Which leads us to the Rio’s primary over-the-road fault. The mechanical noises are very well-damped, so much so that it’s tough to tell if the engine is running at stoplights, but once underway it’s simply loud in the cabin. The top-end SX model, with its 17″ wheels and sport-tuned suspension, is likely even worse. On the positive side, the Rio is the only car in its class to have power folding mirrors, as seen in the photo above. All I can say is that the young woman driving that white Rio kept her mirrors folded for the entire trip. No, wait. I can also say that she was stunning-looking.
The rest of the Rio’s dynamic package is very satistfying. The engine is surprisingly strong, twisting 138 horsepower out of 1.6 liters thanks to direct injection. According to Kia, the manual-transmission “take rate” of the Rio is slightly under five percent, so they’ve made the autobox mandatory for all but the cheapest model. This is a genuine shame, because the conventional torque-converter six-speed slusher really does blunt the 1.6’s verve. The Rio is very far from being a “hot hatch” but in my hands it romped up to 105mph with no difficulty whatsoever and there appeared to be plenty more left.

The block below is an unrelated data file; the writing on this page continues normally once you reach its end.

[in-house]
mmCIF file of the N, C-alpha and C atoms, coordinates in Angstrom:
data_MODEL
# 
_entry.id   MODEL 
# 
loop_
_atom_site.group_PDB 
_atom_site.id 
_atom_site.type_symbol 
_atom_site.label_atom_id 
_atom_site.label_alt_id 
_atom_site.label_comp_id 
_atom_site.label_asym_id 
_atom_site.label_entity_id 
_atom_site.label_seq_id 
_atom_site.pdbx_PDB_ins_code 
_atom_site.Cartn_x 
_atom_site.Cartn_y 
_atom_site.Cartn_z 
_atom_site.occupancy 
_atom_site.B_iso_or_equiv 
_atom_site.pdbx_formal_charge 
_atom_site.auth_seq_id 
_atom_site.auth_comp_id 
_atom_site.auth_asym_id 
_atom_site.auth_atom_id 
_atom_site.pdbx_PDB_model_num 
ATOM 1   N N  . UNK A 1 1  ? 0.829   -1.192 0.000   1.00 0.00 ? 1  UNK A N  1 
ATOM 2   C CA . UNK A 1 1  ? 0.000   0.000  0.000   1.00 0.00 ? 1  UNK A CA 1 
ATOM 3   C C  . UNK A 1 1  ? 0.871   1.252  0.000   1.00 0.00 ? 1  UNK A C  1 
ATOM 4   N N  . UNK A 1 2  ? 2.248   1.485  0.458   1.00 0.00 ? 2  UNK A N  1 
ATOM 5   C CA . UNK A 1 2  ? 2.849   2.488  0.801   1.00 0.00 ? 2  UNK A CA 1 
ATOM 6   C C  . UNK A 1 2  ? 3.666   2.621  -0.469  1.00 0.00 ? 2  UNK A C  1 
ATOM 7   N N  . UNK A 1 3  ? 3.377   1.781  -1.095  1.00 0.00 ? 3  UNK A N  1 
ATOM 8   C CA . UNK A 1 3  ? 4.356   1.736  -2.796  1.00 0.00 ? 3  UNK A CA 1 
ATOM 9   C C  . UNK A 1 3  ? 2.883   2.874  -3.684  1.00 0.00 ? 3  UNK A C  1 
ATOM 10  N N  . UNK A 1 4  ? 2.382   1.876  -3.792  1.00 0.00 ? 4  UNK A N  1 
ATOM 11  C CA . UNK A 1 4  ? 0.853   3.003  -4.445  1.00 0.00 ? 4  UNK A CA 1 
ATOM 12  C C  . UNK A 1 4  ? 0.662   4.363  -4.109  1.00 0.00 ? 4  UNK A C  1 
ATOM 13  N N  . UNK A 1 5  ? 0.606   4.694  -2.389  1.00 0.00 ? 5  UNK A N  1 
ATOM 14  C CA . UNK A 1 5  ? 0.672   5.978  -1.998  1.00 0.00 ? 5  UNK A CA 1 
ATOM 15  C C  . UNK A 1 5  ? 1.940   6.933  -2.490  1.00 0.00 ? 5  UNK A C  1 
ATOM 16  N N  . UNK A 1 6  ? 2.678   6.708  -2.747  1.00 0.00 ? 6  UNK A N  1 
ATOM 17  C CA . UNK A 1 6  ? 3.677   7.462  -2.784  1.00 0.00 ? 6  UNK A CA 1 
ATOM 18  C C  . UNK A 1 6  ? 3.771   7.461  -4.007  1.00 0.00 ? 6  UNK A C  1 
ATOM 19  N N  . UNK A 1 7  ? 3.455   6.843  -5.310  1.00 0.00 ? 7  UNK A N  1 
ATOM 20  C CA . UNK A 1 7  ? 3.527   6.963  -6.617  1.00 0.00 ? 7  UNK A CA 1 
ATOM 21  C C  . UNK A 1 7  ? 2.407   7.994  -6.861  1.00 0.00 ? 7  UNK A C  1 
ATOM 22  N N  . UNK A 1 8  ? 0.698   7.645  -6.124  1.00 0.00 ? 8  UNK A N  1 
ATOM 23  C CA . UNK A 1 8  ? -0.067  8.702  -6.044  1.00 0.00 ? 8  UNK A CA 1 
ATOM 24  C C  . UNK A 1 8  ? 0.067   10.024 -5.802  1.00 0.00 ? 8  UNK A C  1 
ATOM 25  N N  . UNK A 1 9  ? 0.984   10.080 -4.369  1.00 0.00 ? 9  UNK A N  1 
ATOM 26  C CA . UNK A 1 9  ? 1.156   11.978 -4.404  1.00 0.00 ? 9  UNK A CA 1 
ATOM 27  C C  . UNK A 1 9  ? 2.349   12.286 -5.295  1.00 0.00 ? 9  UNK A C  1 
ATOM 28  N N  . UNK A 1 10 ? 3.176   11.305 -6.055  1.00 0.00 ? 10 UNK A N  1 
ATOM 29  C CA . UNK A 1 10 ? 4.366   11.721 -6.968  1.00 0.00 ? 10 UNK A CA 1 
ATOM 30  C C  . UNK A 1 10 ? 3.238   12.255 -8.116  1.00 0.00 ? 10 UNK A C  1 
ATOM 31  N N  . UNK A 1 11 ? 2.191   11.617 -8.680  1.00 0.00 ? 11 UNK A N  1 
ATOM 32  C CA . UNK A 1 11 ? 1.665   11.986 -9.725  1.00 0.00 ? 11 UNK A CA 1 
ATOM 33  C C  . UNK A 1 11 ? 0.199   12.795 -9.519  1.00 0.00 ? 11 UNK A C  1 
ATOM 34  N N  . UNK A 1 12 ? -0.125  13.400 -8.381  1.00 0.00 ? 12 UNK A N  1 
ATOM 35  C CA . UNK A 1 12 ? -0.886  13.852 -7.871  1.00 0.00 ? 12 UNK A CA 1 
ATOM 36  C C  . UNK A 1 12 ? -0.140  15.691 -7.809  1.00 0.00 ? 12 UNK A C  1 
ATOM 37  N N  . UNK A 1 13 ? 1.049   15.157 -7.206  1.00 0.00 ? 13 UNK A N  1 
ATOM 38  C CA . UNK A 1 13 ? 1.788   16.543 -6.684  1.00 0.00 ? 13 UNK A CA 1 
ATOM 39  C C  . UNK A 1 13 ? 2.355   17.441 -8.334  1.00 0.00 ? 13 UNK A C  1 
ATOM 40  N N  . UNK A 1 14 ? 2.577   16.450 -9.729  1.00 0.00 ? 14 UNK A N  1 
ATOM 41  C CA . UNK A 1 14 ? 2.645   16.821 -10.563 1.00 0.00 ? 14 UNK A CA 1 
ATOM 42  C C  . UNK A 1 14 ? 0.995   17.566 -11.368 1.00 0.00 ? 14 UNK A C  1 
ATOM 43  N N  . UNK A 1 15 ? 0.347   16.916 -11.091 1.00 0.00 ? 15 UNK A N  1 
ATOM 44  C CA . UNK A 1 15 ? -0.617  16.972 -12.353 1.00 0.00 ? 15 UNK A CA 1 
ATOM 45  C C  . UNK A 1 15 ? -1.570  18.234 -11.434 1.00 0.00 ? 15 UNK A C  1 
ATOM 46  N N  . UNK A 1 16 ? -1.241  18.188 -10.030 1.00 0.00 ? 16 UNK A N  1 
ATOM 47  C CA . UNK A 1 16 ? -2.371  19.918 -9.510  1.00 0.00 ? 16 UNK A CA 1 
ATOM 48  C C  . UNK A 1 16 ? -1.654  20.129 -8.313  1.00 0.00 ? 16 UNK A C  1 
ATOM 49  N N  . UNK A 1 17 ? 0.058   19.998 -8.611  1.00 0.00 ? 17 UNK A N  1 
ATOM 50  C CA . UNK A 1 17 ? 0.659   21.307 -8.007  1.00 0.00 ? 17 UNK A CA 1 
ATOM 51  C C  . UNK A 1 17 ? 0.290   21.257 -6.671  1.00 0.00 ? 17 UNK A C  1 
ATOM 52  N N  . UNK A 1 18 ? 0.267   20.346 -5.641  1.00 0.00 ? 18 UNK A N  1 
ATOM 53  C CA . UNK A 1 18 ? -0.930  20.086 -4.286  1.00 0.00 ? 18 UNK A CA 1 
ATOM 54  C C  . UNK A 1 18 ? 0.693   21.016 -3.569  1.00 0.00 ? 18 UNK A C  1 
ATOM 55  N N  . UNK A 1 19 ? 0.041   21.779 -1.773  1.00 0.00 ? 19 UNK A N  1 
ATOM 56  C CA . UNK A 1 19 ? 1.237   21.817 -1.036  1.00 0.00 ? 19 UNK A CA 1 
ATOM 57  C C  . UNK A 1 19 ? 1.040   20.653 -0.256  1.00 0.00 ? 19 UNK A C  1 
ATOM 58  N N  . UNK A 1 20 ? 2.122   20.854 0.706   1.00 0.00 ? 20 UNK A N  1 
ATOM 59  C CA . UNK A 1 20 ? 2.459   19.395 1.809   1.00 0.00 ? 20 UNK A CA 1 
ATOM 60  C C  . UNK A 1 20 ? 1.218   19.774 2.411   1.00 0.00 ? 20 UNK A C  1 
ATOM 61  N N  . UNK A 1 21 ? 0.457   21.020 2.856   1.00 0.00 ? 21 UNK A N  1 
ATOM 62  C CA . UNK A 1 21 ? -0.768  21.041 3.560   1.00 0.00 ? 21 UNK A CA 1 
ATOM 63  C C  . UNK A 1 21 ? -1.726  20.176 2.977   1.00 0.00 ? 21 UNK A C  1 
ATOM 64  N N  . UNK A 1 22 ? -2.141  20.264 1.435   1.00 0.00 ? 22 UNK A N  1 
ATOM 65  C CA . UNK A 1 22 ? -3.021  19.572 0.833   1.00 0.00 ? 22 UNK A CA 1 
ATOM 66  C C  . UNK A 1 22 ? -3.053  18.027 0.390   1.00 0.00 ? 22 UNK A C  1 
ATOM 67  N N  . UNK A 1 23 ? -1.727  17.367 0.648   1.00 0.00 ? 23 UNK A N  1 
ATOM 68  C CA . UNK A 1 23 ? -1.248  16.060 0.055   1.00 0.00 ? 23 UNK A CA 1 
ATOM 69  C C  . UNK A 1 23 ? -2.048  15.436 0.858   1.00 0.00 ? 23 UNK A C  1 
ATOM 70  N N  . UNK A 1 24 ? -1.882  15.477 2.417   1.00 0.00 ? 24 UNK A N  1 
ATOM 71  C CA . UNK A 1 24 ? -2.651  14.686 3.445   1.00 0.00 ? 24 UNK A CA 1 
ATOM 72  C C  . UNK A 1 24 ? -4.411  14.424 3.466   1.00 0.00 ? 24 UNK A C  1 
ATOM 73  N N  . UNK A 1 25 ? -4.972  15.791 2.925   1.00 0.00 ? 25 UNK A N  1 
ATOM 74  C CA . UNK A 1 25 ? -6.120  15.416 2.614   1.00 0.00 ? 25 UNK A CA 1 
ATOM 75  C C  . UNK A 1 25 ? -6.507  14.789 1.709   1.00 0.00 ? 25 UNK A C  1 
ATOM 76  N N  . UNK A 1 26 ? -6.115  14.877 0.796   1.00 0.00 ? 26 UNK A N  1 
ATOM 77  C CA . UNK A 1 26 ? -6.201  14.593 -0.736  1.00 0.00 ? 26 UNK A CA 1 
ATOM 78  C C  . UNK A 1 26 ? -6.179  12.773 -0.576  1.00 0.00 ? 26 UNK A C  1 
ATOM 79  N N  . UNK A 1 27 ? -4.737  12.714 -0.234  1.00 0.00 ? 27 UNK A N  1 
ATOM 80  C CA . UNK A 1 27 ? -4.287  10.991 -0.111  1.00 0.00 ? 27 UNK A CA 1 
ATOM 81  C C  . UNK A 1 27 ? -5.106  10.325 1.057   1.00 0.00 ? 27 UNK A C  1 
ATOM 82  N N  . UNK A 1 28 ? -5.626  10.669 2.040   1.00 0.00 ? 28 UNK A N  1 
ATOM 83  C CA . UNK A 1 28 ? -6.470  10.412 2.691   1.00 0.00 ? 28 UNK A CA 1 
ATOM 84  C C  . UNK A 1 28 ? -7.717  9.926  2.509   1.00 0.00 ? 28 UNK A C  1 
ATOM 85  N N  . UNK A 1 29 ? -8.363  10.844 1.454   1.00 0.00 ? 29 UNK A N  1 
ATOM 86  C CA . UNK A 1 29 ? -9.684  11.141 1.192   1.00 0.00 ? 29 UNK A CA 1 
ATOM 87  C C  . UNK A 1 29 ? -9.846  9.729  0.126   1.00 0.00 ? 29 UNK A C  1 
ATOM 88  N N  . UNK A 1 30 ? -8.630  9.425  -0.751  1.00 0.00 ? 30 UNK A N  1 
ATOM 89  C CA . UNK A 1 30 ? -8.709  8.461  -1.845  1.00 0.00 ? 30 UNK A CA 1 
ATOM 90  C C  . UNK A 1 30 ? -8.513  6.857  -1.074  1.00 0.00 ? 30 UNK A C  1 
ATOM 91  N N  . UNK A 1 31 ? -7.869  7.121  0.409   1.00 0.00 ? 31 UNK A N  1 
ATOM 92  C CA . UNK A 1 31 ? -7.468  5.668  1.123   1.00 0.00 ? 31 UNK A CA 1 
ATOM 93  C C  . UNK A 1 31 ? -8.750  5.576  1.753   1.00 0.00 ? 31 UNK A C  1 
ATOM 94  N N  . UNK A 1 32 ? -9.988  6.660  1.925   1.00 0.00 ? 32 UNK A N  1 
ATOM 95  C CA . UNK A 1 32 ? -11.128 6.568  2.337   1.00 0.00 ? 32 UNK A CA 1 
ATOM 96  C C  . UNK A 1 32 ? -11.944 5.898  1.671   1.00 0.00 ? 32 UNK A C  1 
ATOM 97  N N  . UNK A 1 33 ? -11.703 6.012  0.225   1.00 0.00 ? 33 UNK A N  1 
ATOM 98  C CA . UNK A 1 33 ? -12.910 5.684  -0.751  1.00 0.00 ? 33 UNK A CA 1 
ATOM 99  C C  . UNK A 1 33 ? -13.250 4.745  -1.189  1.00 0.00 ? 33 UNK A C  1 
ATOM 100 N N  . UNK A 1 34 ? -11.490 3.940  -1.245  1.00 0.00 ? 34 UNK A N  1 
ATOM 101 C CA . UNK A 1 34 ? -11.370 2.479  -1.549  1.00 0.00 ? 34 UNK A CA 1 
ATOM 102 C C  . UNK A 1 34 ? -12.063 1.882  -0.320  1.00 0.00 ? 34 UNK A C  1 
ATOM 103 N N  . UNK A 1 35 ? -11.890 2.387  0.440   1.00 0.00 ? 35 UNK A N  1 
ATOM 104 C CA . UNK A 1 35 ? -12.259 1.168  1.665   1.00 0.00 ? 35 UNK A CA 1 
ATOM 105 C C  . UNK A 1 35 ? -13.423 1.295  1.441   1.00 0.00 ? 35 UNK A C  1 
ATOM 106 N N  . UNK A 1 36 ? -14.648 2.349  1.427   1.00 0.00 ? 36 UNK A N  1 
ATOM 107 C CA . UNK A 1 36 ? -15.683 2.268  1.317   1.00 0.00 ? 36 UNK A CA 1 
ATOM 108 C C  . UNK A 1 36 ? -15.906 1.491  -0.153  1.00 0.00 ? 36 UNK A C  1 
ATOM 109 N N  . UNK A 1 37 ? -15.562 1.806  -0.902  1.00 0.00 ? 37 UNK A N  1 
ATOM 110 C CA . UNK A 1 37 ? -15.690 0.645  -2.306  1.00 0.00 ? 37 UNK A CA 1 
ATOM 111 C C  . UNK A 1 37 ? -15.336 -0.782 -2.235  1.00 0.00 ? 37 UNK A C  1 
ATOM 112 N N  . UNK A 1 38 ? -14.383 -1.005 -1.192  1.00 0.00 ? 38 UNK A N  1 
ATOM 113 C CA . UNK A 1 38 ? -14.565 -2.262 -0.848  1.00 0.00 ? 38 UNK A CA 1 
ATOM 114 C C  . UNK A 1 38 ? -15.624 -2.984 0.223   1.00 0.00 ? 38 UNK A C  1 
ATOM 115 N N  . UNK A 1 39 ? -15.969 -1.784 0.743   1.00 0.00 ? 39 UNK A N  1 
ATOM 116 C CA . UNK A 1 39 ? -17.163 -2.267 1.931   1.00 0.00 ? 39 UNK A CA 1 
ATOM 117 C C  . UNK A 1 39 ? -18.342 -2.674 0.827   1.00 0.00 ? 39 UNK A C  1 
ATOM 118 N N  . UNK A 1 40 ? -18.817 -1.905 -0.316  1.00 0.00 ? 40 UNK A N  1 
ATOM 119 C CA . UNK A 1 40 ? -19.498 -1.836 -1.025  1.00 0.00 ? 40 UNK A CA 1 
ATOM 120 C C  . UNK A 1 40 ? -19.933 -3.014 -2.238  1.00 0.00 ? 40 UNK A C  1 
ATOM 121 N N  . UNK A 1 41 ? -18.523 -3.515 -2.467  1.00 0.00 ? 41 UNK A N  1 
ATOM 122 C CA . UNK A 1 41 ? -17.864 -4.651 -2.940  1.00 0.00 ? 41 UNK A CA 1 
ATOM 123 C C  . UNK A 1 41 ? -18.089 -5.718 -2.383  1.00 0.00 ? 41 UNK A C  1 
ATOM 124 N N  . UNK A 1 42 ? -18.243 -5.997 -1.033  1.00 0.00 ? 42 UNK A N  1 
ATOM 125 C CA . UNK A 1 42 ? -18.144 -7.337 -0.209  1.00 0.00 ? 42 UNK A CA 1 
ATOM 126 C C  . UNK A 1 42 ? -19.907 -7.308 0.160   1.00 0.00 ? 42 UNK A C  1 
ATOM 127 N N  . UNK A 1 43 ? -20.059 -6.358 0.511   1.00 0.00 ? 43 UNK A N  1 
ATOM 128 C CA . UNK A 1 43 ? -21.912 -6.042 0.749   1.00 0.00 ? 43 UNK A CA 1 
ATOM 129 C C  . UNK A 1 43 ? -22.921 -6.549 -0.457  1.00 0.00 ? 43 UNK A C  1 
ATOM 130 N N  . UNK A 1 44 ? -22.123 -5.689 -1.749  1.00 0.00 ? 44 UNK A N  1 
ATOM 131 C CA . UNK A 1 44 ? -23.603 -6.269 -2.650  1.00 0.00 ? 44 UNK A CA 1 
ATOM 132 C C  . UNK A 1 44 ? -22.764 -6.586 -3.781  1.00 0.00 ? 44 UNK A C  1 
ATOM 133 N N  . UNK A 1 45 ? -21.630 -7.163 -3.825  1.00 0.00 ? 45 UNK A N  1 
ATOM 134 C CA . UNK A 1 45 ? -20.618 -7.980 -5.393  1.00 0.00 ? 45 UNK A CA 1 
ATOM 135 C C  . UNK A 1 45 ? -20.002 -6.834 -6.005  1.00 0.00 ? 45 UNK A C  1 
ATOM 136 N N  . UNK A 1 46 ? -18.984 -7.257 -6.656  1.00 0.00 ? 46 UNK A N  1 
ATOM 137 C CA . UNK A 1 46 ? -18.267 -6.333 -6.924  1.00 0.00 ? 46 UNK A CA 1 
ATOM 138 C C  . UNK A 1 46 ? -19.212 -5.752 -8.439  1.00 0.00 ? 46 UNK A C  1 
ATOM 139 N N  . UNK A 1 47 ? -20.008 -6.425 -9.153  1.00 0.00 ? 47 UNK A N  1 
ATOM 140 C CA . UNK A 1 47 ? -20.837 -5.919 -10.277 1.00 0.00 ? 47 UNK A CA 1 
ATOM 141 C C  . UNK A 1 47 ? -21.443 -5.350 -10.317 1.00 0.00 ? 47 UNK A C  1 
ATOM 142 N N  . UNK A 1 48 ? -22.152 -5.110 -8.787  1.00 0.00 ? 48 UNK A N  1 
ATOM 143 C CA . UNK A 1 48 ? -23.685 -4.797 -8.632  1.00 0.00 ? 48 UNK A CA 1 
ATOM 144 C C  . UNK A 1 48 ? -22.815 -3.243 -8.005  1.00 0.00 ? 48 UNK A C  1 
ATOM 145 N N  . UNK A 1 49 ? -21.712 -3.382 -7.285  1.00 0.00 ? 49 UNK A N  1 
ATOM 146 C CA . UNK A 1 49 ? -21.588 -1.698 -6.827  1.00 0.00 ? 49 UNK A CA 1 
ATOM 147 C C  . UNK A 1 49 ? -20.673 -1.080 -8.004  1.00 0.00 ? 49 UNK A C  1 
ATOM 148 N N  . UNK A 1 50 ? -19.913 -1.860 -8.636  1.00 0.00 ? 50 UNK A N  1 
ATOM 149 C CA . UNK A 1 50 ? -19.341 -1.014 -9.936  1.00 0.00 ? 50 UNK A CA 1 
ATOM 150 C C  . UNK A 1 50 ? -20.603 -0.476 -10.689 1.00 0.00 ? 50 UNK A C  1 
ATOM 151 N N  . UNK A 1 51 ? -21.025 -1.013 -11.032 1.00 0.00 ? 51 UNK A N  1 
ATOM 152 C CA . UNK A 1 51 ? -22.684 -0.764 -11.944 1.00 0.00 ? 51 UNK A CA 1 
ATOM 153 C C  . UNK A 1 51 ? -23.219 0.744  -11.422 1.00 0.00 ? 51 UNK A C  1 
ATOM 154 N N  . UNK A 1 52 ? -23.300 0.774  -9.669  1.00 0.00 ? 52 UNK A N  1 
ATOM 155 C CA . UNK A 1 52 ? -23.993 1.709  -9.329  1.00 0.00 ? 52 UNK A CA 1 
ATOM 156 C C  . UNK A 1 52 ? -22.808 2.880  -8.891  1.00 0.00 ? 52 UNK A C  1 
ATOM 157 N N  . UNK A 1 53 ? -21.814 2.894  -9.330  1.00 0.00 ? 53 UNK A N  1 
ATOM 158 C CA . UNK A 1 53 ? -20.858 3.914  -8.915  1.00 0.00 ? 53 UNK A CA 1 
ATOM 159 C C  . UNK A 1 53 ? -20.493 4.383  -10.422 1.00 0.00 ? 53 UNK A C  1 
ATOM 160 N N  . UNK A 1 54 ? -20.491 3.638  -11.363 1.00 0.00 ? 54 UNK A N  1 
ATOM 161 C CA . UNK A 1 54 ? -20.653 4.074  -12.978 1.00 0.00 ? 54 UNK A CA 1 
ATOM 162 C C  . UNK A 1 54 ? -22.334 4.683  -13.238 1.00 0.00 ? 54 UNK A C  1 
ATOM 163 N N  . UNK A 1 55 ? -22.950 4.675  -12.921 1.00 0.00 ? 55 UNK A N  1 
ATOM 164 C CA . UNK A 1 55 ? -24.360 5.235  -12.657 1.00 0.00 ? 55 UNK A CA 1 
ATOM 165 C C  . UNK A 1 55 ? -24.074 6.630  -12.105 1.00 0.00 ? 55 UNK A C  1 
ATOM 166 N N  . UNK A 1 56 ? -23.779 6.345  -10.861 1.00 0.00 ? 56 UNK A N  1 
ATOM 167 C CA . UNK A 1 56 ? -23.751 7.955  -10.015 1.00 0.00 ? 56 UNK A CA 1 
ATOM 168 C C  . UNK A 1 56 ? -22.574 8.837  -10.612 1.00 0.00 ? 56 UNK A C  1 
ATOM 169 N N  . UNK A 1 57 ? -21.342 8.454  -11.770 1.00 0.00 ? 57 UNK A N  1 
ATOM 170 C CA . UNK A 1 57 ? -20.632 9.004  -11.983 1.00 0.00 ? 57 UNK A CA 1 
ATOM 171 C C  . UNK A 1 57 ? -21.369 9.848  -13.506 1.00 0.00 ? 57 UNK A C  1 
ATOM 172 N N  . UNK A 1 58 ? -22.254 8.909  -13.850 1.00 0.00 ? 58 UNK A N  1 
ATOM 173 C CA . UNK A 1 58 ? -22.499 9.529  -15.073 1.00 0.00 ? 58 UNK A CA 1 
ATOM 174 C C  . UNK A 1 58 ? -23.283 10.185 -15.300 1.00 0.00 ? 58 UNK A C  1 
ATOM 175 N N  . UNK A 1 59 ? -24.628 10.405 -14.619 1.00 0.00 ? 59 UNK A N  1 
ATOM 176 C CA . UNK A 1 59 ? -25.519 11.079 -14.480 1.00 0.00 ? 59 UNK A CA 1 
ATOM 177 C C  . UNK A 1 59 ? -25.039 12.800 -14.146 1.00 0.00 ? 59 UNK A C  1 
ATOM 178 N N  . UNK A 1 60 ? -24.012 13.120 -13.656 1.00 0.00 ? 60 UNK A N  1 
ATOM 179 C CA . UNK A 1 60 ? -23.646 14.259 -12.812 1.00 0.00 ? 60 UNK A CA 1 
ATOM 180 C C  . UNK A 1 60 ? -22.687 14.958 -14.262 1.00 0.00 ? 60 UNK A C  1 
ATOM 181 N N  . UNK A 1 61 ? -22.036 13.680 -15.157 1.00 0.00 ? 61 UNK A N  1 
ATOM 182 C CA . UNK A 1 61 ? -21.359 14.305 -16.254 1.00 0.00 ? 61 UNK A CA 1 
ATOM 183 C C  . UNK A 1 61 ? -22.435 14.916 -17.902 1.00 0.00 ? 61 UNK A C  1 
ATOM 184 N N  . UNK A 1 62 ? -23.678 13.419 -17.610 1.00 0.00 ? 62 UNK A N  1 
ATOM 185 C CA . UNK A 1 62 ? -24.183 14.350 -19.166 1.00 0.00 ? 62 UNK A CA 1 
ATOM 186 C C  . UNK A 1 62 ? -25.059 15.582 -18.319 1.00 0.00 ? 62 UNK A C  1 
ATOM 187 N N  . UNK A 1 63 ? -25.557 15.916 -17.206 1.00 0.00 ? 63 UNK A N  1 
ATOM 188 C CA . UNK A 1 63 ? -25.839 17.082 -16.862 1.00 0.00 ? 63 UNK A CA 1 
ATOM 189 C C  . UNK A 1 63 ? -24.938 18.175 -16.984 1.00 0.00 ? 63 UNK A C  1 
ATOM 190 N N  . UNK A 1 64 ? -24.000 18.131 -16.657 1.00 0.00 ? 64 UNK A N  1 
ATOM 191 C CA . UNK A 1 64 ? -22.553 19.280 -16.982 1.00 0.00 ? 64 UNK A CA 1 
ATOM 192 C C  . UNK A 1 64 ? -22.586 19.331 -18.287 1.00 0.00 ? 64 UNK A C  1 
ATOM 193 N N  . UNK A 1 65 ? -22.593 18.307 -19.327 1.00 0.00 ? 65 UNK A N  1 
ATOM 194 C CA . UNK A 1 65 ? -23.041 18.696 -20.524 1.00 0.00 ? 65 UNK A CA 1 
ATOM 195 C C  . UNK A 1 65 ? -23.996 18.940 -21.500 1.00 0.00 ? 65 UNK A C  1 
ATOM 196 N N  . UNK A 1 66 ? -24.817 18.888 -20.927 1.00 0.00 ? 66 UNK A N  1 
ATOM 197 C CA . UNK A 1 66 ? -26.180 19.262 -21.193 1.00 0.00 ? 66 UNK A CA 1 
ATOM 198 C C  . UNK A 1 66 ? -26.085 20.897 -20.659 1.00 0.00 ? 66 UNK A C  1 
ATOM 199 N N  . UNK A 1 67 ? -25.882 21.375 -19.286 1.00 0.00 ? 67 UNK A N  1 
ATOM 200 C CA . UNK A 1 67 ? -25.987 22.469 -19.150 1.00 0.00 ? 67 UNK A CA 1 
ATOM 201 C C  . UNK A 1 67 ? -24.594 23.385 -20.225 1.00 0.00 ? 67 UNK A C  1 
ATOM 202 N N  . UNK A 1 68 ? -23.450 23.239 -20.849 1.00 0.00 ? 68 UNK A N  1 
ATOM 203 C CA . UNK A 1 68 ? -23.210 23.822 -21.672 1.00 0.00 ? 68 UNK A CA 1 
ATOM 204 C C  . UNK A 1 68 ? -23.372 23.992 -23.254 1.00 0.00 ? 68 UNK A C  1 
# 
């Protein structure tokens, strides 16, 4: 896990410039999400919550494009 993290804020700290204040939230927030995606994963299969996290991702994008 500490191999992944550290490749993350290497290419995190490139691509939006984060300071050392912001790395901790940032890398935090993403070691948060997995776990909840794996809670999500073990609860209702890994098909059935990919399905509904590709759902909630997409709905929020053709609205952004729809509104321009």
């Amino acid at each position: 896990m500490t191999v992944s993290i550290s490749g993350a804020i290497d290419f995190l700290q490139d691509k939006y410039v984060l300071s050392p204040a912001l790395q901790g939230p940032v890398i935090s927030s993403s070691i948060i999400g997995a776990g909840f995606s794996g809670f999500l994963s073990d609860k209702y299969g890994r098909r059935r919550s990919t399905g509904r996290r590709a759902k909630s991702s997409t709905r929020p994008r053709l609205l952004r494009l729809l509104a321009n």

Handling with the non-sport suspension was on the pleasant side of perfectly adequate. The Rio feels nimble, although it doesn’t have the Fiesta’s reflexes, and the steering feel is well-damped and perfectly communicative. Kia’s press launch was held north of Austin, TX, which significantly limited the opportunities to test handling and braking. Most of the gentle curves in the Texas two-lanes were easily swallowed at eighty-five or ninety miles per hour, and the descents were rare enough that the brakes never got taxed. All Rio models do have four-wheel discs, which will surprise and delight Honda conquests.